Electropneumatic Braking Systems (EBS)

Electropneumatic Braking Systems (EBS) are on the way.

A major change in North American commercial vehicle braking systems is coming in the form of a migration toward Electropneumatic Braking Systems (EBS). EBS has been an established, road-tested safety technology in Europe and other regions of the world for over 20 years. In North America, the dual trends of Advanced Driver Assistance Systems (ADAS) and electric-powered vehicle development are driving the industry toward making EBS the base brake control system.

What Is EBS?

With EBS, the brake pressure is controlled electronically on every brake application – versus Antilock Braking Systems (ABS), where that control signal is pneumatic. While these digital controls enable EBS to deliver new brake system features – including smoother braking and improved brake balance and feel across different load conditions – it also allows automated driver-assist features to activate braking much more frequently than current ABS systems. More precise control during every brake application – even at the individual axle and wheel-end levels – means the benefits of EBS can be realized with automated braking interventions of advanced driver assistance systems like Bendix® Wingman® Fusion, Bendix’s flagship collision mitigation technology.

EBS Features

  • Precision control of air pressure at the wheel ends
  • Adjusts to meet the air pressure needed in different situations
  • ABS valves are combined into mechatronic devices
  • Enhanced diagnostics
  • Braking functionality and standards are unchanged

EBS Benefits

  • Smoother, more consistent braking, especially at low speeds
  • The driver doesn’t have to change the brake pedal pressure under different load conditions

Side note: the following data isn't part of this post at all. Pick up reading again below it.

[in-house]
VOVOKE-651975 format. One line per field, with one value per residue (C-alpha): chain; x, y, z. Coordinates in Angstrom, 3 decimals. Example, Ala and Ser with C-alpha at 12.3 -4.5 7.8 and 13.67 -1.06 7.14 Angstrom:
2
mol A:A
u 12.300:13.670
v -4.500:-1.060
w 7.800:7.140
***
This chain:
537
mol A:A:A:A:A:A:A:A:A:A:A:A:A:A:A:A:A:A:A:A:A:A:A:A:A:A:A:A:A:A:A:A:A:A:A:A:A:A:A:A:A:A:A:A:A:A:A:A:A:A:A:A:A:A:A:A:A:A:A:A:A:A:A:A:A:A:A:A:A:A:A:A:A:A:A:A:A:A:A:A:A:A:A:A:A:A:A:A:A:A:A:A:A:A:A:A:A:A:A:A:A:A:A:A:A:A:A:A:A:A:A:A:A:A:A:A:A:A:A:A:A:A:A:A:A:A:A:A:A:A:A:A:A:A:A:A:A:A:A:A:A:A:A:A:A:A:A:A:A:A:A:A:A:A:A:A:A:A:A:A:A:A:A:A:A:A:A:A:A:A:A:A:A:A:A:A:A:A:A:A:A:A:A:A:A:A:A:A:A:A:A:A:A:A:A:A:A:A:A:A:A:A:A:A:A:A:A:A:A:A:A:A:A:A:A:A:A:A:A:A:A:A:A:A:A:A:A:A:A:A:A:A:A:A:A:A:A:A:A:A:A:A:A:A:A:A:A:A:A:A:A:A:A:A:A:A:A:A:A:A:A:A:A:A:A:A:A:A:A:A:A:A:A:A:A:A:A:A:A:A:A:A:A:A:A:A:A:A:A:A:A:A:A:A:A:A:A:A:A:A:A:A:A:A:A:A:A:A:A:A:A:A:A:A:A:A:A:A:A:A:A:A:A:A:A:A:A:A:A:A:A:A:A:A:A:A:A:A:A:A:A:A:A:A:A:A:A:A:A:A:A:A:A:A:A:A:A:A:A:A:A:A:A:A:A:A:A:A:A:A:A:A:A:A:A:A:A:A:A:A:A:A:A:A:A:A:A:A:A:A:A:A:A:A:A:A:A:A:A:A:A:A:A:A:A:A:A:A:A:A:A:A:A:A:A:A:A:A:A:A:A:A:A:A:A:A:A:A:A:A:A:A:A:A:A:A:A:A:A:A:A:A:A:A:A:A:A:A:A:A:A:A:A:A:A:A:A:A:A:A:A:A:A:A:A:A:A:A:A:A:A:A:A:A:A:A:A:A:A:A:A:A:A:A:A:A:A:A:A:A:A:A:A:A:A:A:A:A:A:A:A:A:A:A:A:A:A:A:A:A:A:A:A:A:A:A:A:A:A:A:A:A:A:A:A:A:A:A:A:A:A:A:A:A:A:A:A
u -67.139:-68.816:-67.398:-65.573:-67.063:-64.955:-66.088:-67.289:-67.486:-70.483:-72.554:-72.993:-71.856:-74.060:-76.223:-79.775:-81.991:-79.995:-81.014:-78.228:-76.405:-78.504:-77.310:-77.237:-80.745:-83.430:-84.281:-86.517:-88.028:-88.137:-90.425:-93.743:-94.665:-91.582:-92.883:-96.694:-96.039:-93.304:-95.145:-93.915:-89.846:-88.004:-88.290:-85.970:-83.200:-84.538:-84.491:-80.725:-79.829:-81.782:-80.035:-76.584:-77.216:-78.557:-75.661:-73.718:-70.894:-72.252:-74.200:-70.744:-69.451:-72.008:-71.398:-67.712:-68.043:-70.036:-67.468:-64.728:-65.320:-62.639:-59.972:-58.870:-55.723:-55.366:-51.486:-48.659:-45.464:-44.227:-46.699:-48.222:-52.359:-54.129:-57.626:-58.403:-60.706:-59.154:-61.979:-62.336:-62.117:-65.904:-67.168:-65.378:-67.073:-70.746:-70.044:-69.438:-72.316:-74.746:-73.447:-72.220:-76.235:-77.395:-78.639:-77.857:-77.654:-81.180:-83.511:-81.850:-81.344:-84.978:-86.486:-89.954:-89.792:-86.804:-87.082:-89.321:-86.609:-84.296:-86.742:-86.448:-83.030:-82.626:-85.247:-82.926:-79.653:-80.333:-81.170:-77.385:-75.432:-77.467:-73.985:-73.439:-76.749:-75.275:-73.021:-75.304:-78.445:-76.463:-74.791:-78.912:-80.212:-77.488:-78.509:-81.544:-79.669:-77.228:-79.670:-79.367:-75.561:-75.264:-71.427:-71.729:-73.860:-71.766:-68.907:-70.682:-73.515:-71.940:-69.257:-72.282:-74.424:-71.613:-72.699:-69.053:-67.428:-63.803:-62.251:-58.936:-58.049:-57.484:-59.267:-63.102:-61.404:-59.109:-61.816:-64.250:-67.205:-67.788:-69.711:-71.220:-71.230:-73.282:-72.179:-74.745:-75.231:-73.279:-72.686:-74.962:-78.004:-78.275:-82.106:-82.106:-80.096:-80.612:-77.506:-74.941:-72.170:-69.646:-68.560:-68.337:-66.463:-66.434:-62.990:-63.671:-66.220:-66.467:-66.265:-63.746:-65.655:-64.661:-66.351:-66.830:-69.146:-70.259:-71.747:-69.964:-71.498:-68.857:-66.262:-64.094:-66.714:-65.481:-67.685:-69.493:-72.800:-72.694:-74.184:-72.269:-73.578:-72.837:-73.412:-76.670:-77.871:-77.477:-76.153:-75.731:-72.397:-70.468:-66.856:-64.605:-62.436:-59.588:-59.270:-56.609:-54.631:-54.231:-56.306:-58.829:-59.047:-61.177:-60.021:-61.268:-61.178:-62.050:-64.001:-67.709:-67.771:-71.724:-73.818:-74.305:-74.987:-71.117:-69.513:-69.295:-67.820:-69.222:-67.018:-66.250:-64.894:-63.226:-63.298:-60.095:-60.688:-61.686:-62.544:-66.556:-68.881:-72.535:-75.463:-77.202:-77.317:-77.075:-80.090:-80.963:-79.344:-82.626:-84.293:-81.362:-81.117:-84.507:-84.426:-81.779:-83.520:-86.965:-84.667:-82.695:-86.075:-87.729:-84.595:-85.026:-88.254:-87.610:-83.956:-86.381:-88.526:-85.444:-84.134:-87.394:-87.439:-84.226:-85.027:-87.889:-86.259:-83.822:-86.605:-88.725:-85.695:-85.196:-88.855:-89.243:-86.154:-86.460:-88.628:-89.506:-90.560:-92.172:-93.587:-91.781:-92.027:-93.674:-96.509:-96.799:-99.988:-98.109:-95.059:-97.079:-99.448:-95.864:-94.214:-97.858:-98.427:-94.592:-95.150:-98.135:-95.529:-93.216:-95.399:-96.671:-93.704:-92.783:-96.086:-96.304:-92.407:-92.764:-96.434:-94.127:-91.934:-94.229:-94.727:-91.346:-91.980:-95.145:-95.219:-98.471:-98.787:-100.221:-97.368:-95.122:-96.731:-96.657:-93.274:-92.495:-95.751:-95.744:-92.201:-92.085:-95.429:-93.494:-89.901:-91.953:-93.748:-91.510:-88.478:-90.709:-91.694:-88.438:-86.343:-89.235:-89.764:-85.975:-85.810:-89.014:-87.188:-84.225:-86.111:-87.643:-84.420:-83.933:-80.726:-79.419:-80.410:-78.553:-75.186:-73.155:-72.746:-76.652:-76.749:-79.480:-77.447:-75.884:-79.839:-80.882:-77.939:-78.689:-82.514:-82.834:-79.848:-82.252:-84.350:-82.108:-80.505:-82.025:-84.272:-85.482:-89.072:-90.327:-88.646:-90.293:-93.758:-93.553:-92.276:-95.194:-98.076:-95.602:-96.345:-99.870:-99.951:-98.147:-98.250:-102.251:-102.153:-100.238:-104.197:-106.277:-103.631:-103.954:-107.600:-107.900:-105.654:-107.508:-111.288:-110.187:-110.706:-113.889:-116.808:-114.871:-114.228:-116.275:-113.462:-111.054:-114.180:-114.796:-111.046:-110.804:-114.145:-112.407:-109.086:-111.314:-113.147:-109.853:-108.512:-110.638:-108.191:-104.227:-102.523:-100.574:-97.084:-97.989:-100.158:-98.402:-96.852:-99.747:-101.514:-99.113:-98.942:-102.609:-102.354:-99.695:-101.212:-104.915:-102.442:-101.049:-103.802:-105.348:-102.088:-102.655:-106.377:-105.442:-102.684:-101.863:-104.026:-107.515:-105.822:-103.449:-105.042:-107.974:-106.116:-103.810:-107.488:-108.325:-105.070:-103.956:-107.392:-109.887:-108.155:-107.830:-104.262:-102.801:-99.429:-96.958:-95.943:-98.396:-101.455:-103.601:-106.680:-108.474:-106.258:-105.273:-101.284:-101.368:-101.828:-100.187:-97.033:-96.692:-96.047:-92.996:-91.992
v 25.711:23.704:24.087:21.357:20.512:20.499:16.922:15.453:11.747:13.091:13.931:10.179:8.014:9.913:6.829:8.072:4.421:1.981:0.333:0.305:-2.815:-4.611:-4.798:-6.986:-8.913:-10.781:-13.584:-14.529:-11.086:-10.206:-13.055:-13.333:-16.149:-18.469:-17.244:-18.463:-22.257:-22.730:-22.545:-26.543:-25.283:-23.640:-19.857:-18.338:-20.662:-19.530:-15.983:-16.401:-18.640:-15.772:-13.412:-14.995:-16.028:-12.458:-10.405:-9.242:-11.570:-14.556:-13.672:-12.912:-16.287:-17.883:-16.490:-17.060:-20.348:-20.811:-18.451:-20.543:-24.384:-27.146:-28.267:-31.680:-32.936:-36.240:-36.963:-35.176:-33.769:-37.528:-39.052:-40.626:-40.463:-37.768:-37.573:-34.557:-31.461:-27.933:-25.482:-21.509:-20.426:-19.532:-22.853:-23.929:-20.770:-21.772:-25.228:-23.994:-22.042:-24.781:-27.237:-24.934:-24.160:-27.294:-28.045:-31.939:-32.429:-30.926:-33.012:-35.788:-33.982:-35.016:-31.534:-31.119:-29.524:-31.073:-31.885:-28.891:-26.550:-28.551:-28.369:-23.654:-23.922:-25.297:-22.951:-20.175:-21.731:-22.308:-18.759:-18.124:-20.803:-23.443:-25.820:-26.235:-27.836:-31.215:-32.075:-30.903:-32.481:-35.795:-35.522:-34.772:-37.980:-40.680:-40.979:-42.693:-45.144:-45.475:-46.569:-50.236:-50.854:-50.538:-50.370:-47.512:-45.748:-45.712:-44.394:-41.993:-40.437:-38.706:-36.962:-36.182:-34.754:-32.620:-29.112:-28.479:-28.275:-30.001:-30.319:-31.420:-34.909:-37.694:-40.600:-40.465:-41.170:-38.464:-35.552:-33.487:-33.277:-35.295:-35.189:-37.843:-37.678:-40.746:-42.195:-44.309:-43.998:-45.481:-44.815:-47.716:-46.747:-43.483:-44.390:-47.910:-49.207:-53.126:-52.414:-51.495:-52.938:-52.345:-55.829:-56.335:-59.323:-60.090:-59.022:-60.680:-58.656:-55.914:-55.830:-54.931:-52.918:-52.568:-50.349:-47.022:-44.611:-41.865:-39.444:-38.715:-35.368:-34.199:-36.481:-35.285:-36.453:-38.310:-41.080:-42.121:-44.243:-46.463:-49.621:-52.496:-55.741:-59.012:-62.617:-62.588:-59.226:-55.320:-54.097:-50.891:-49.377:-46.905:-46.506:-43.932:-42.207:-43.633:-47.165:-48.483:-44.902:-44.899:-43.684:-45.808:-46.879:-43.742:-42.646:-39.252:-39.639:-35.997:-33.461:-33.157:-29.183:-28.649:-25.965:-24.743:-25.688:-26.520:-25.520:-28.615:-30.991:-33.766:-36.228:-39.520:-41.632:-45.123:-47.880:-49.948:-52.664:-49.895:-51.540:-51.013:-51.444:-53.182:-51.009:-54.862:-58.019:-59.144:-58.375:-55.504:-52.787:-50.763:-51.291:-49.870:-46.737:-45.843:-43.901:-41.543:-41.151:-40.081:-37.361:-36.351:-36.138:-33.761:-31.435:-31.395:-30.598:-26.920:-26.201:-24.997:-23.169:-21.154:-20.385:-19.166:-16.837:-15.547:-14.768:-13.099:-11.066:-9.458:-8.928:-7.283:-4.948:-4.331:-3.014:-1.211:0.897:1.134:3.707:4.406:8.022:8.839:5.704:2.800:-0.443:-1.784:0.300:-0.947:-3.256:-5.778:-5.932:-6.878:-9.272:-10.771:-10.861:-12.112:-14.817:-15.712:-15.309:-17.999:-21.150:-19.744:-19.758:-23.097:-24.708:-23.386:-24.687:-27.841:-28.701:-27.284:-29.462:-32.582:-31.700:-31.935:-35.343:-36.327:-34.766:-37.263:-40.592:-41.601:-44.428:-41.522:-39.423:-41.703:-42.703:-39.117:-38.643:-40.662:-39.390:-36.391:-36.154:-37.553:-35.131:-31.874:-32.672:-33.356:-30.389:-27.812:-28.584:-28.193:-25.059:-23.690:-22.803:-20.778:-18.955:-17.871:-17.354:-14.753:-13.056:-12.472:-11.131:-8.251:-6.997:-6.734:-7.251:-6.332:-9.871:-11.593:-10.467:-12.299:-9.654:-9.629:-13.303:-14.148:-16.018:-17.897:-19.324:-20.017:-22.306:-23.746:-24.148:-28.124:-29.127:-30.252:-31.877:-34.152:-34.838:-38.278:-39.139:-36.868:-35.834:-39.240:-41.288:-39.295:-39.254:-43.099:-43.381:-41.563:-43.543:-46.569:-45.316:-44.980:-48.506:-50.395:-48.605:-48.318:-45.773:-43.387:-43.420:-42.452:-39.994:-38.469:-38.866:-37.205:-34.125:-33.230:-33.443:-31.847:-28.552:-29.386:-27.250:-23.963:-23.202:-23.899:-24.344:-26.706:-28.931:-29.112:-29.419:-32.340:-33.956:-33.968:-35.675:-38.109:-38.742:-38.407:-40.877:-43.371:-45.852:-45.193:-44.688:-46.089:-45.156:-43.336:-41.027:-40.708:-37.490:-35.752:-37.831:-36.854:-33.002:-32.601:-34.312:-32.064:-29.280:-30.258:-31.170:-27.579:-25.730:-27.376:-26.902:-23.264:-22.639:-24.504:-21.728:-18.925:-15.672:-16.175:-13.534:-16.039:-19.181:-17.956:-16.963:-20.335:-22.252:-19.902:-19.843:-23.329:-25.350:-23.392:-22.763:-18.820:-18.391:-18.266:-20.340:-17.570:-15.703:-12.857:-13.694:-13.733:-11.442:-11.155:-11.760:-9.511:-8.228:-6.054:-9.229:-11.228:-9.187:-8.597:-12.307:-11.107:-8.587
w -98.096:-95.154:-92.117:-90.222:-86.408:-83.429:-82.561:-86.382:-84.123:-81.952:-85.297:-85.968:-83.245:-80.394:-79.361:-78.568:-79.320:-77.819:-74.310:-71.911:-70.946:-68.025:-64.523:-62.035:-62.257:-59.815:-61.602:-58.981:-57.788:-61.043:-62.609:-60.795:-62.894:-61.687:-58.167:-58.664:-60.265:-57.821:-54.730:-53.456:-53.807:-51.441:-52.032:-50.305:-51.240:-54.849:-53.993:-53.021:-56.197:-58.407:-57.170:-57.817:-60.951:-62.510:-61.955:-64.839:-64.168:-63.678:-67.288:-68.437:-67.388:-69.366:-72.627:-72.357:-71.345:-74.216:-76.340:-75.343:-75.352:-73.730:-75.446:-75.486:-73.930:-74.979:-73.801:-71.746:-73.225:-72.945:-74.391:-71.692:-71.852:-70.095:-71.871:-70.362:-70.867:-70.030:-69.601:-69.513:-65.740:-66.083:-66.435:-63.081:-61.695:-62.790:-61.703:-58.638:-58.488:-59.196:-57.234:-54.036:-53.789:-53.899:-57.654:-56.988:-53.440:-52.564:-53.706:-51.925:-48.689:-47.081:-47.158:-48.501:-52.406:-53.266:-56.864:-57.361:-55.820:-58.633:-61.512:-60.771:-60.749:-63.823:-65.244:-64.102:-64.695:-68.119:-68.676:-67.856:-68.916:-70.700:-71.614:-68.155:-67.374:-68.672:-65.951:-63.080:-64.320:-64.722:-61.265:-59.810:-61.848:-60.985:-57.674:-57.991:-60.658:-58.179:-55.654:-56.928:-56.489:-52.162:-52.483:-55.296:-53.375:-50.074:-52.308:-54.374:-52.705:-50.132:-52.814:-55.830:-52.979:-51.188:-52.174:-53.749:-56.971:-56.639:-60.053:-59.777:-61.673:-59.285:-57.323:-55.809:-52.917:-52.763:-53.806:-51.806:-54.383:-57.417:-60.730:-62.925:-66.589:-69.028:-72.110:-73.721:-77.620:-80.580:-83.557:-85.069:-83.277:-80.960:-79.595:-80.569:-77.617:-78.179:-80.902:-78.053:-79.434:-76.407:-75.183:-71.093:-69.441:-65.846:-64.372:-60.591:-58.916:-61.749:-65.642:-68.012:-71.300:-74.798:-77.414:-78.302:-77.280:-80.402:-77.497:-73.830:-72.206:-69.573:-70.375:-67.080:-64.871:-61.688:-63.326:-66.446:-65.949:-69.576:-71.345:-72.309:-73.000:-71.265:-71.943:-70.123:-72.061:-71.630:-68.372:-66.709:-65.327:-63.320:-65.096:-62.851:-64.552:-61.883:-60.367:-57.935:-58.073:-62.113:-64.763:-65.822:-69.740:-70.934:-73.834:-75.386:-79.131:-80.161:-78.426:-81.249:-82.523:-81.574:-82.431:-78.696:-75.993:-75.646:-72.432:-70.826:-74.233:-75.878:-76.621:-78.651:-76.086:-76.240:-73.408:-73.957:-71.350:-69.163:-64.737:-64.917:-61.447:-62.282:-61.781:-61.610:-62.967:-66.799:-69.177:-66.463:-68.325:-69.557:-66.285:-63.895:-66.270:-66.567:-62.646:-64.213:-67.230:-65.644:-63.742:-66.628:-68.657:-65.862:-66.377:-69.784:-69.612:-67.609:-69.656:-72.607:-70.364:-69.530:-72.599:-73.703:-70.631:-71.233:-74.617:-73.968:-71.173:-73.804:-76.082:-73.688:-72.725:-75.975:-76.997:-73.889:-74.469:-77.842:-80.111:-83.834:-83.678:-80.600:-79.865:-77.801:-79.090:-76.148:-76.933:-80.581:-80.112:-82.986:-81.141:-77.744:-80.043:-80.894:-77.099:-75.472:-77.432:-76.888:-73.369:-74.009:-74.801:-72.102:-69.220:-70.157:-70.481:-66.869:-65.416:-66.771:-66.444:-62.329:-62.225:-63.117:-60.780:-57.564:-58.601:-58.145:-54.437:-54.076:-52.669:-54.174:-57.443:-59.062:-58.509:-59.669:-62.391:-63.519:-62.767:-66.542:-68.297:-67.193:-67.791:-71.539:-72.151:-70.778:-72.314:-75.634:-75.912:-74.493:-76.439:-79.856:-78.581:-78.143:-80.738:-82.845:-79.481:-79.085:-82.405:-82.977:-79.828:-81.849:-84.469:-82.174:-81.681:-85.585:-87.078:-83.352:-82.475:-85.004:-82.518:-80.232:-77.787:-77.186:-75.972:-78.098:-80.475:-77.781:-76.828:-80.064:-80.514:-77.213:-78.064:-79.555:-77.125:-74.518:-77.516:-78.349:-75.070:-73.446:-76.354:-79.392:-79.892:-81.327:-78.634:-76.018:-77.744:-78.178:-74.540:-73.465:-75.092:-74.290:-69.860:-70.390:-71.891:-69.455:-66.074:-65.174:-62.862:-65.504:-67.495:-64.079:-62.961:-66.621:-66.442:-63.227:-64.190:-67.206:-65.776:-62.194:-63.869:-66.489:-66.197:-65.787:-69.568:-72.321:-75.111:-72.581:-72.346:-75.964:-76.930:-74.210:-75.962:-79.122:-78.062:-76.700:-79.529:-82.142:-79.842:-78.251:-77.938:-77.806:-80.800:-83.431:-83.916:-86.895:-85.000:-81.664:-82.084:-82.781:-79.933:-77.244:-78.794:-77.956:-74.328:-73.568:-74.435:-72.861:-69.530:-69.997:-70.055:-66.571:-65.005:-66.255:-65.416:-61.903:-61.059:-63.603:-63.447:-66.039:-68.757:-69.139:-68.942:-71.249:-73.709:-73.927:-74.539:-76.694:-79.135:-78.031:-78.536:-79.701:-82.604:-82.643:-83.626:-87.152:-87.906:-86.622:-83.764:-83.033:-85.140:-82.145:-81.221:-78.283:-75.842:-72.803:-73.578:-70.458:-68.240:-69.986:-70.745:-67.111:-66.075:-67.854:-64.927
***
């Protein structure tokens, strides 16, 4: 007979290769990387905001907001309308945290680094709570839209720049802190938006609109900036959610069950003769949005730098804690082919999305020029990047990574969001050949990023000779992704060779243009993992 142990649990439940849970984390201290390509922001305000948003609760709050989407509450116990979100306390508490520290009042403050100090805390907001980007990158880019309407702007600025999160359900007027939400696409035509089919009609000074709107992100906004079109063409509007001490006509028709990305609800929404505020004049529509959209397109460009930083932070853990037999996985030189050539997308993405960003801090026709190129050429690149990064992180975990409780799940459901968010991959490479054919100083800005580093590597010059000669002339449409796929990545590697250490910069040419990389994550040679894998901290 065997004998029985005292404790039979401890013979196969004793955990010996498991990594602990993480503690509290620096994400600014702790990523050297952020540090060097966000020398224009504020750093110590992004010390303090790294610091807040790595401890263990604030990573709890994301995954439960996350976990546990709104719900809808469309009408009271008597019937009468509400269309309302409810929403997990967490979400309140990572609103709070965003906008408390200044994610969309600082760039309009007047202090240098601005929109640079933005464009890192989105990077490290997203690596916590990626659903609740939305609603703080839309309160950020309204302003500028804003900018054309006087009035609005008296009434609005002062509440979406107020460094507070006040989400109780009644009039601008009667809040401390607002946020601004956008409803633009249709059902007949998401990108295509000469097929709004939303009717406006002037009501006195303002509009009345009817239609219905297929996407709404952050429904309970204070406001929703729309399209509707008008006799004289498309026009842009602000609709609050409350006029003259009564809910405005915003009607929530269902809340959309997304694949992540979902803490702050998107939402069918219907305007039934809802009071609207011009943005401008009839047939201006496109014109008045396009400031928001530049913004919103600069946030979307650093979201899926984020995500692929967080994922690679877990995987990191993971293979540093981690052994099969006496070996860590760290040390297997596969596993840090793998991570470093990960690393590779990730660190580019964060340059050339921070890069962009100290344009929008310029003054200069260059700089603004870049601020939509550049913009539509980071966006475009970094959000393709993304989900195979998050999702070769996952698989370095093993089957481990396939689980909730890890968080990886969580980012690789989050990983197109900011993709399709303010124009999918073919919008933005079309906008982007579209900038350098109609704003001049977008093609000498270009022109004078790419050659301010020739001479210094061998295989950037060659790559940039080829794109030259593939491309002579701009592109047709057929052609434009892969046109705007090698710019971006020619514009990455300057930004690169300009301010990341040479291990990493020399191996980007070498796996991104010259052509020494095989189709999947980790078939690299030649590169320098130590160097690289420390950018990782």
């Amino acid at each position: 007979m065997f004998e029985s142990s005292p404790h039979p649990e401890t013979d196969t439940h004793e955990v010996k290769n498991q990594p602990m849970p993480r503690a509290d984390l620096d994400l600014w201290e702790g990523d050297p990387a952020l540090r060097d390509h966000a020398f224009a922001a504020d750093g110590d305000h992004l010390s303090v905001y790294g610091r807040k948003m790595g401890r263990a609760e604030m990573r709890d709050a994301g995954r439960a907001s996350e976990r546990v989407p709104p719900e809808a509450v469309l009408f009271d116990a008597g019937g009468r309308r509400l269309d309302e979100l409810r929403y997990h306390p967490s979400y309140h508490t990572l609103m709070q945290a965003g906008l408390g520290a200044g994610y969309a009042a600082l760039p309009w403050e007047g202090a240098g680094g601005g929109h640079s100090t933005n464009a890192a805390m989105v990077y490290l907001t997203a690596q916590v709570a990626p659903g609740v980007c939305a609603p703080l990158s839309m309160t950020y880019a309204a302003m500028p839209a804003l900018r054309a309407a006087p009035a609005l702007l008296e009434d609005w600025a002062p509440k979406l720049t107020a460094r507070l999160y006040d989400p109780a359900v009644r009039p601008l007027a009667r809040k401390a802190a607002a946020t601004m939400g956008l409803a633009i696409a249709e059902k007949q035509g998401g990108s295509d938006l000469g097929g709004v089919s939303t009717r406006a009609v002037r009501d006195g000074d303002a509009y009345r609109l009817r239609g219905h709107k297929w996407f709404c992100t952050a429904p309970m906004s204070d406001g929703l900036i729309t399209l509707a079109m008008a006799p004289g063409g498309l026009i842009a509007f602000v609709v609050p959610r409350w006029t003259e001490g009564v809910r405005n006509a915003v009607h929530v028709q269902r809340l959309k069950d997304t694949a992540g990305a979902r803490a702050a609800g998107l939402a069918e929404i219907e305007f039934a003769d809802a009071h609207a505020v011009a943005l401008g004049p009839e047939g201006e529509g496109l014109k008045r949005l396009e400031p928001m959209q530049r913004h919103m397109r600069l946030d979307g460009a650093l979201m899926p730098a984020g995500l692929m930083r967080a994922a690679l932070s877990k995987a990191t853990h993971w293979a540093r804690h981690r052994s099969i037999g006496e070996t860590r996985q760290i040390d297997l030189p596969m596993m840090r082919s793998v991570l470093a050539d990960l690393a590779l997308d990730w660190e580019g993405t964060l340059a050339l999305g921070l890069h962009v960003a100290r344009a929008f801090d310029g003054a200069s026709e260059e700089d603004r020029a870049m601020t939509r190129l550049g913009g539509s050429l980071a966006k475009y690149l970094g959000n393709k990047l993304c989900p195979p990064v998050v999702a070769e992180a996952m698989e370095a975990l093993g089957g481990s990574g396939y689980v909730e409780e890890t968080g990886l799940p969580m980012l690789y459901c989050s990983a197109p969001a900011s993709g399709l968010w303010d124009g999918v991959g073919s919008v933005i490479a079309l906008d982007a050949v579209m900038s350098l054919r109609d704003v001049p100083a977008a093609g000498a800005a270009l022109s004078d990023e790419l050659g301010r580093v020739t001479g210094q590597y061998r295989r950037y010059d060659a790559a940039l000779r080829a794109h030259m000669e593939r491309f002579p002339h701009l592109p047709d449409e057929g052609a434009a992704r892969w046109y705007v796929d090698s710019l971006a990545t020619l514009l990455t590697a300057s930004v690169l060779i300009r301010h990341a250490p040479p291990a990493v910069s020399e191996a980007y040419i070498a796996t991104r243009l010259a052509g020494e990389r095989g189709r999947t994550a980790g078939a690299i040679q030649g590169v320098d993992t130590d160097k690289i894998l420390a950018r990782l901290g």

• Fewer components and a simplified installation
  • Faster and more precise identification of diagnostic problems
  • No technician retraining is needed
  • Redundant, pneumatic braking remains available

These advanced capabilities also make EBS suited for regenerative braking on an electric vehicle by blending the pneumatic braking with the retardation of electric engines. Because the air remains the actuation means, EBS helps fill the need for redundant systems. EBS does not change the fundamentals of braking, so if there’s some kind of electrical failure, the pneumatic system remains in place and operable even when EBS is not available.

A Technology for the Future

From a maintenance standpoint, there won’t be a need to retrain technicians on a new system, since most of the air brake components and processes remain the same as current standards. Plus, by using Bendix® ACom® PRO Diagnostic Software, maintenance professionals will be able to troubleshoot and maintain EBS functionality. With fewer components, EBS offers simplified installation compared with ABS. Additional uptime benefits can be realized through the advanced prognostics made possible by additional data available with an EBS system, including brake lining wear sensing and control on properly equipped air disc brake wheel-ends.

Looking to the future, EBS technology will lay the foundation for Global Scalable Brake Control (GSBC). In addition to the control unit, a manufacturer will be able to install various actuators, sensors, and modulators in a customizable configuration, depending on which functions are required by different vehicles and markets. EBS technology also complements continued development of Bendix® Wingman® Fusion collision mitigation technology to include additional higher levels of automated safety functions.

More Info

Back to Vehicle Dynamics Overview